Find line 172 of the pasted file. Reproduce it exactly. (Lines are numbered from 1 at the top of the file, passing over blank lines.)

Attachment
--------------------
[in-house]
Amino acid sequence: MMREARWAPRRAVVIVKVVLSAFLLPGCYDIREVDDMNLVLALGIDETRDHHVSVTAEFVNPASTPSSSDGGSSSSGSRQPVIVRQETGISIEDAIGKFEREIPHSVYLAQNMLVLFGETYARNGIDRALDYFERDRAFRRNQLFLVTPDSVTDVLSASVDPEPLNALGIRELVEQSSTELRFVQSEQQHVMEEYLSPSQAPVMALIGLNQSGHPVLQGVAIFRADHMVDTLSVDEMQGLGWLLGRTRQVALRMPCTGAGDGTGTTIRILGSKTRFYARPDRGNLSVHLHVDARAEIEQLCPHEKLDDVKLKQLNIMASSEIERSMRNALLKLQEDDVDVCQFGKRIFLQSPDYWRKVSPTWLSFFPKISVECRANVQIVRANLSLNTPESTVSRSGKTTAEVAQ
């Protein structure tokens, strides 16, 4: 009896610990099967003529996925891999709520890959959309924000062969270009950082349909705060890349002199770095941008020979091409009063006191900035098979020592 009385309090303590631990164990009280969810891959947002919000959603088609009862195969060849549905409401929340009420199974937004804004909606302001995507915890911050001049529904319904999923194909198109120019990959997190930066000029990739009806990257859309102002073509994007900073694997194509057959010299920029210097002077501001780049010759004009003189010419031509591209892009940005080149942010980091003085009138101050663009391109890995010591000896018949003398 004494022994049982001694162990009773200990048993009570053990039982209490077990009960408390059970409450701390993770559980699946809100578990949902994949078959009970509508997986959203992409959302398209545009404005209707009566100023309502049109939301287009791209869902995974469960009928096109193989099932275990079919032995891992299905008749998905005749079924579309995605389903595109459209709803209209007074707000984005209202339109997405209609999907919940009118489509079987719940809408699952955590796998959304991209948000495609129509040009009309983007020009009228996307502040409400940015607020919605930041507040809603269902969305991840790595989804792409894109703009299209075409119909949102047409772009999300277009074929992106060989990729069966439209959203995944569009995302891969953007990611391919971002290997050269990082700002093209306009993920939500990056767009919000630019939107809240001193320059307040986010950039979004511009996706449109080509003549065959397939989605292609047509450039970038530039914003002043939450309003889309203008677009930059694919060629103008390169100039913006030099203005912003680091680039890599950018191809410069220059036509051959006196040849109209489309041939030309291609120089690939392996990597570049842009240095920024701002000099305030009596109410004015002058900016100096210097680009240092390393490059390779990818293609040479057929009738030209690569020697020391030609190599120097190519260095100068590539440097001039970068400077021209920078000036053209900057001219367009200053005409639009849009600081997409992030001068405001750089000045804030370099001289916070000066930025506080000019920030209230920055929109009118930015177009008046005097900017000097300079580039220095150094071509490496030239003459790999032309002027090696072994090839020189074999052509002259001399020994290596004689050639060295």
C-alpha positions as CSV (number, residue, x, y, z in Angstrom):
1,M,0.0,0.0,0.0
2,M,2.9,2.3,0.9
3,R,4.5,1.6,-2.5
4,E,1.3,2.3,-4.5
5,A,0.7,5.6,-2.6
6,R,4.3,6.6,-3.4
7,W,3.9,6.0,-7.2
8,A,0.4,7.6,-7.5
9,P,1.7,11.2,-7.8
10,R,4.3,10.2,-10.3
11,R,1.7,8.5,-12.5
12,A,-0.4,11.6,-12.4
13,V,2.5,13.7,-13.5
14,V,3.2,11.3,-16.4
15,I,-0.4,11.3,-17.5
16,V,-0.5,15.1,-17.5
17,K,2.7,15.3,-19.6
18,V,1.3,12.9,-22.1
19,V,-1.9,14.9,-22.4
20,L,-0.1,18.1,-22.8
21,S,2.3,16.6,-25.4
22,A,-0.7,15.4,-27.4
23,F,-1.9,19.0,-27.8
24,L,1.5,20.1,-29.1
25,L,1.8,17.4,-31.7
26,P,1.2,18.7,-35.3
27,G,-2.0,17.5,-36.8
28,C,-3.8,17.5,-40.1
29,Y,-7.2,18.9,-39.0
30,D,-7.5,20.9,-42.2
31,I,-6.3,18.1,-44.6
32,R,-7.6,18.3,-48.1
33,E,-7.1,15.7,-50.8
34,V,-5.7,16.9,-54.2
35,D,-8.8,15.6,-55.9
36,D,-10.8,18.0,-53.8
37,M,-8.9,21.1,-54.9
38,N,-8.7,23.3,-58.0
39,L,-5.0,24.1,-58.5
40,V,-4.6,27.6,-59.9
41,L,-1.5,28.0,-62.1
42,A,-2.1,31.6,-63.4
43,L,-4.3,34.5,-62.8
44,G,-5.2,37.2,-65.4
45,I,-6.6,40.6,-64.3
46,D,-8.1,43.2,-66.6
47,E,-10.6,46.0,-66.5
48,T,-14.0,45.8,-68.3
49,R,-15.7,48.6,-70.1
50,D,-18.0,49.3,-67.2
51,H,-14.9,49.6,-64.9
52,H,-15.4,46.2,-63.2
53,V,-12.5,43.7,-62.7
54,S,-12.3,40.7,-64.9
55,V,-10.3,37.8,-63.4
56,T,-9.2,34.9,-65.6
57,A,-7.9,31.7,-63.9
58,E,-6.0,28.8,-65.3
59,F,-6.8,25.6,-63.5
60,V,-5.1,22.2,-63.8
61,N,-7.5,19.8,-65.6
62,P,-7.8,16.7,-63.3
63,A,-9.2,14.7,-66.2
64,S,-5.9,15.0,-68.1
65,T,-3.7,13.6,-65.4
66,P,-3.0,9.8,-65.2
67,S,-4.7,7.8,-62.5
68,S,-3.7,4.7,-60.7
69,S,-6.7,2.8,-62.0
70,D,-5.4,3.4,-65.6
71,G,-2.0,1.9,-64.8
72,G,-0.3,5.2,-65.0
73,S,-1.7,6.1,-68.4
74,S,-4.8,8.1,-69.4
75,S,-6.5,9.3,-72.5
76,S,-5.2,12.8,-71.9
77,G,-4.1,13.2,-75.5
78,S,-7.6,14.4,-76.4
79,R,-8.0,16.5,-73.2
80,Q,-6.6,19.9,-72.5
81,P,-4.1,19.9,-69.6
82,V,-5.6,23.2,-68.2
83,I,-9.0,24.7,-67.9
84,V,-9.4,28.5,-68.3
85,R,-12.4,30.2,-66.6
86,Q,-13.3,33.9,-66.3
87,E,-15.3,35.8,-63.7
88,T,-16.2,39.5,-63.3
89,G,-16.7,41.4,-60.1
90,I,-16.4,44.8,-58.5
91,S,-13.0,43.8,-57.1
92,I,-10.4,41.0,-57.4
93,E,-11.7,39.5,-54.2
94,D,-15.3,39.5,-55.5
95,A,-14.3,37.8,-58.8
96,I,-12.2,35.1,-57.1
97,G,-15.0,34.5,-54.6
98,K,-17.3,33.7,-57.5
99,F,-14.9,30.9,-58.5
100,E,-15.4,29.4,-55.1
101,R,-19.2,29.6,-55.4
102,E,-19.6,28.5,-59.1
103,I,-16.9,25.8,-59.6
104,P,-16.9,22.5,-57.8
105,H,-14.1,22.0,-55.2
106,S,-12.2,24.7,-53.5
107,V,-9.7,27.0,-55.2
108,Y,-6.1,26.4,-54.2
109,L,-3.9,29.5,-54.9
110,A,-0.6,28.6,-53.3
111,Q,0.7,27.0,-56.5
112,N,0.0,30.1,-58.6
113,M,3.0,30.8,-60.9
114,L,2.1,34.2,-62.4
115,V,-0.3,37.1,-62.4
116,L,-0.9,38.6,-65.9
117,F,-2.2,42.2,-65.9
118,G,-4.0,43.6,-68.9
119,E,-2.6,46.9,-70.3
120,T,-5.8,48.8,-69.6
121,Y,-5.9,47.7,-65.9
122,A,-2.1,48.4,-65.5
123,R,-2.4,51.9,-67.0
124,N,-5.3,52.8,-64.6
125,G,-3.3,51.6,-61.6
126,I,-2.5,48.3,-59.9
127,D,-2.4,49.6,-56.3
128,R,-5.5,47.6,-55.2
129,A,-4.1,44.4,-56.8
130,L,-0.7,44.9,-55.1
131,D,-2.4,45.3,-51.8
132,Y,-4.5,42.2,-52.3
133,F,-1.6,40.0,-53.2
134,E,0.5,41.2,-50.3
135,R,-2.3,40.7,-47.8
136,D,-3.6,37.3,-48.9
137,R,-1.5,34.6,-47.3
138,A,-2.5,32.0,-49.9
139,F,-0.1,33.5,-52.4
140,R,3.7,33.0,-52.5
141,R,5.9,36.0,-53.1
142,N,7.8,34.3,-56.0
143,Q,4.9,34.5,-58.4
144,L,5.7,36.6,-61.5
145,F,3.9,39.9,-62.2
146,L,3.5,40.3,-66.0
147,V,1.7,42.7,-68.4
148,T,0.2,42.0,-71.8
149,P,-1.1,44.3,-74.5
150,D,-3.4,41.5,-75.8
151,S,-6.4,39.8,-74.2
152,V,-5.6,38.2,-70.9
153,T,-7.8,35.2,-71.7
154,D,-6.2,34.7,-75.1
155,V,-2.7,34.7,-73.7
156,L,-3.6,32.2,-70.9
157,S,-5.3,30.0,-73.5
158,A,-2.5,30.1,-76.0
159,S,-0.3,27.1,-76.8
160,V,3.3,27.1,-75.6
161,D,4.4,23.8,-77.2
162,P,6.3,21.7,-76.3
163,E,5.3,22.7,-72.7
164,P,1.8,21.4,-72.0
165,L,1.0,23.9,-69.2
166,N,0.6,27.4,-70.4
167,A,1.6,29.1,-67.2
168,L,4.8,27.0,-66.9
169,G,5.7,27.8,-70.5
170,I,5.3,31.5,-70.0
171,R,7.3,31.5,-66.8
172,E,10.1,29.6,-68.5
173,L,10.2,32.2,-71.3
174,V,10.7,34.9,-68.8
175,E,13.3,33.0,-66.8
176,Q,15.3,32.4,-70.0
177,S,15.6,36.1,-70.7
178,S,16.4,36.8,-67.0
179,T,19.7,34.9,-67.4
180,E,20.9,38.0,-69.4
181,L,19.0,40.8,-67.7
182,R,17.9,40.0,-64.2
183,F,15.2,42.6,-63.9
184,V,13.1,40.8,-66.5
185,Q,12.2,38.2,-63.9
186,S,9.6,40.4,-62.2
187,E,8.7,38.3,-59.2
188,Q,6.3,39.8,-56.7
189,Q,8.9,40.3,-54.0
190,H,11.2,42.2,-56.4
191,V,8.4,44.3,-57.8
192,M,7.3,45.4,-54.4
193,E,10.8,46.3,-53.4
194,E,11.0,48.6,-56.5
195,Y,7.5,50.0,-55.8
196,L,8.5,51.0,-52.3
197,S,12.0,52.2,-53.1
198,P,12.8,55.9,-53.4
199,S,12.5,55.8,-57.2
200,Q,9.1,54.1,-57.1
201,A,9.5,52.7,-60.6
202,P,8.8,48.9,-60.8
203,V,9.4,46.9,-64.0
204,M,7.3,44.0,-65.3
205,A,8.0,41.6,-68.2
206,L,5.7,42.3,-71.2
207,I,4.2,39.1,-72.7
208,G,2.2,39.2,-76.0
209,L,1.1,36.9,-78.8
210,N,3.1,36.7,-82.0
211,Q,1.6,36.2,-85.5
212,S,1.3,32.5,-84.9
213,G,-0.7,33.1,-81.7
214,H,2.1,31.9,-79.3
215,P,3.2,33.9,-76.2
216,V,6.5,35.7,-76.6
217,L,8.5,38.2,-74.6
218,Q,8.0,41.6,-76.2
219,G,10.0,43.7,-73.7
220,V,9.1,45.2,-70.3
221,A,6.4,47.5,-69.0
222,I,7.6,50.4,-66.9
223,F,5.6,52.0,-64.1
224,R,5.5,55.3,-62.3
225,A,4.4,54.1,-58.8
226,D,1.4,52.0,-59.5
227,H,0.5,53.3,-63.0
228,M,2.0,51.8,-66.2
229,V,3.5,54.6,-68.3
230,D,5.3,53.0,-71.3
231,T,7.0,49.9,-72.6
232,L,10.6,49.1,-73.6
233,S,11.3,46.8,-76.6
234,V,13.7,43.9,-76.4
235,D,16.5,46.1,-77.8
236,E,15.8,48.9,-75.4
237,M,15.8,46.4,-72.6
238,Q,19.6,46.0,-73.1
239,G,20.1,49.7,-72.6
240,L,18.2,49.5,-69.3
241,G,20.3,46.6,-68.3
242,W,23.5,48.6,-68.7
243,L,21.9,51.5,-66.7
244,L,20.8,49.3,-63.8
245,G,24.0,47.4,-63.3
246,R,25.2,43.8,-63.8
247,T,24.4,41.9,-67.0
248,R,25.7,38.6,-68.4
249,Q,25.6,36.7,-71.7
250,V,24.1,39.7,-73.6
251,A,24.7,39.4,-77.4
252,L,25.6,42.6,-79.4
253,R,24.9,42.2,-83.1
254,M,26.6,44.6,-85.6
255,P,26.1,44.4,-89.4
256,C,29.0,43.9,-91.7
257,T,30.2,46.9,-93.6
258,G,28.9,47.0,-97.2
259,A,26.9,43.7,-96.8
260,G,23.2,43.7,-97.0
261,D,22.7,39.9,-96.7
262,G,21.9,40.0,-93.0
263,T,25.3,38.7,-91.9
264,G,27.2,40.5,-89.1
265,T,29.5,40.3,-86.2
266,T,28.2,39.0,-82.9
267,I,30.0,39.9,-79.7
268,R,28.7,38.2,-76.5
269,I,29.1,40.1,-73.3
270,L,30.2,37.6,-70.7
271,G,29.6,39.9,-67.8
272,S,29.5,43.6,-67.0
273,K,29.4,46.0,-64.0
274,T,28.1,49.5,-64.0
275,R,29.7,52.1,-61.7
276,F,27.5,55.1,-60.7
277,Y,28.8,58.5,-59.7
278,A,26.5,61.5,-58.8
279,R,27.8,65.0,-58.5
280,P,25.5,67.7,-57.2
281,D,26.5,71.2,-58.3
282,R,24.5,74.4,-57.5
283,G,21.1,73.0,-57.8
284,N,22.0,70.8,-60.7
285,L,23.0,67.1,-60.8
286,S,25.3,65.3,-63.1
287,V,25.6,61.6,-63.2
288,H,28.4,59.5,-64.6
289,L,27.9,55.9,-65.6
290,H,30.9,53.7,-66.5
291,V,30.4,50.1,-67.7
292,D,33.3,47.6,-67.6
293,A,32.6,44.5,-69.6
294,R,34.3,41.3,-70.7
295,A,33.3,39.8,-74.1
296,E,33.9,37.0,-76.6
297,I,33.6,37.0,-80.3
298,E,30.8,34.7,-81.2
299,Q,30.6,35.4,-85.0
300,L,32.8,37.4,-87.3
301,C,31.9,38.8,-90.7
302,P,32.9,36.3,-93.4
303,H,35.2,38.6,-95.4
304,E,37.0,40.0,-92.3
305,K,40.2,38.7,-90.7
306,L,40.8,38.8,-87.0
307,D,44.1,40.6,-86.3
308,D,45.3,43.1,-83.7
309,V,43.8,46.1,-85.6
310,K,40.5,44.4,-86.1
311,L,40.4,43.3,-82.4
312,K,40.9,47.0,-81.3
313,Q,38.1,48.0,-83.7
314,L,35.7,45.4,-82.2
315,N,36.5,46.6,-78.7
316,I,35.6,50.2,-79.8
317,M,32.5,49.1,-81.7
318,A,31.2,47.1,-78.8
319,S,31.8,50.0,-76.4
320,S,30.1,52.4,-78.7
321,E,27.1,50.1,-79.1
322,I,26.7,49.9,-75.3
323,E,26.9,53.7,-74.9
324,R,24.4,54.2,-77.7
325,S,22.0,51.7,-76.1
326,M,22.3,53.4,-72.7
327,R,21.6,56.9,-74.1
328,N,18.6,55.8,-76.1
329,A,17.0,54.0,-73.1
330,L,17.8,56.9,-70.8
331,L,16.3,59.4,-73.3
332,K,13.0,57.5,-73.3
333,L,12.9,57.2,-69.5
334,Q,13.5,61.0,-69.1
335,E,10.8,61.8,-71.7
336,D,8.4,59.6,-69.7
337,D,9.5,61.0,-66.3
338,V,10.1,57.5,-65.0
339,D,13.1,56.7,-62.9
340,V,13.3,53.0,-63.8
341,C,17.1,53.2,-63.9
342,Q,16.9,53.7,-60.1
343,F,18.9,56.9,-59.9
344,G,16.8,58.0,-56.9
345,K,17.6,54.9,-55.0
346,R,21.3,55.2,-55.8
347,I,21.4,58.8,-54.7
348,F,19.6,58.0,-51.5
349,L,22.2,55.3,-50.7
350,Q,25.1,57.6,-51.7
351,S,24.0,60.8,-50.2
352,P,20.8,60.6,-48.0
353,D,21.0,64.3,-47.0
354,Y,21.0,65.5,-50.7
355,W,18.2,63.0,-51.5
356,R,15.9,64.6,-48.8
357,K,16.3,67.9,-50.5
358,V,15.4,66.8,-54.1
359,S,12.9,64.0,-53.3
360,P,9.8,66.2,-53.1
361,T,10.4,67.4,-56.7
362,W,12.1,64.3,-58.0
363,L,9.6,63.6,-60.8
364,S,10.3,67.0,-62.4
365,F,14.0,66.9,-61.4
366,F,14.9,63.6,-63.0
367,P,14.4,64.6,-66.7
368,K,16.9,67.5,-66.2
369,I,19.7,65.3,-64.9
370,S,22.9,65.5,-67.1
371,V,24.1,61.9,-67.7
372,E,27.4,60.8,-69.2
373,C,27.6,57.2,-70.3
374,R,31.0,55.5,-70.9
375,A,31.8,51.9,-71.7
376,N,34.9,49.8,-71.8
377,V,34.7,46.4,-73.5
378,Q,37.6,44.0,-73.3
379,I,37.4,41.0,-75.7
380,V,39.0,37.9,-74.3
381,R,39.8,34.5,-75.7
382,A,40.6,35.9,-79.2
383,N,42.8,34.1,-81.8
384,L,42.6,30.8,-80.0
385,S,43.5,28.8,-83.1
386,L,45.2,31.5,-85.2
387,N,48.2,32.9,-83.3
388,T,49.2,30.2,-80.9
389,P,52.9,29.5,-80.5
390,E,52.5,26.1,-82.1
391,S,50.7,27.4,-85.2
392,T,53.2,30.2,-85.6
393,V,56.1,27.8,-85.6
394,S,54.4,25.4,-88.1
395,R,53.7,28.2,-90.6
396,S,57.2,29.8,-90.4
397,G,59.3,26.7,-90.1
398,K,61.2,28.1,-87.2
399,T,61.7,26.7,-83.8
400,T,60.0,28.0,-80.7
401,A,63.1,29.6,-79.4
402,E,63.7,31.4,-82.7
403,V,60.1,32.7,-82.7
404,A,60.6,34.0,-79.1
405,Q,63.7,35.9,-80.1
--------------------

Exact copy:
168,L,4.8,27.0,-66.9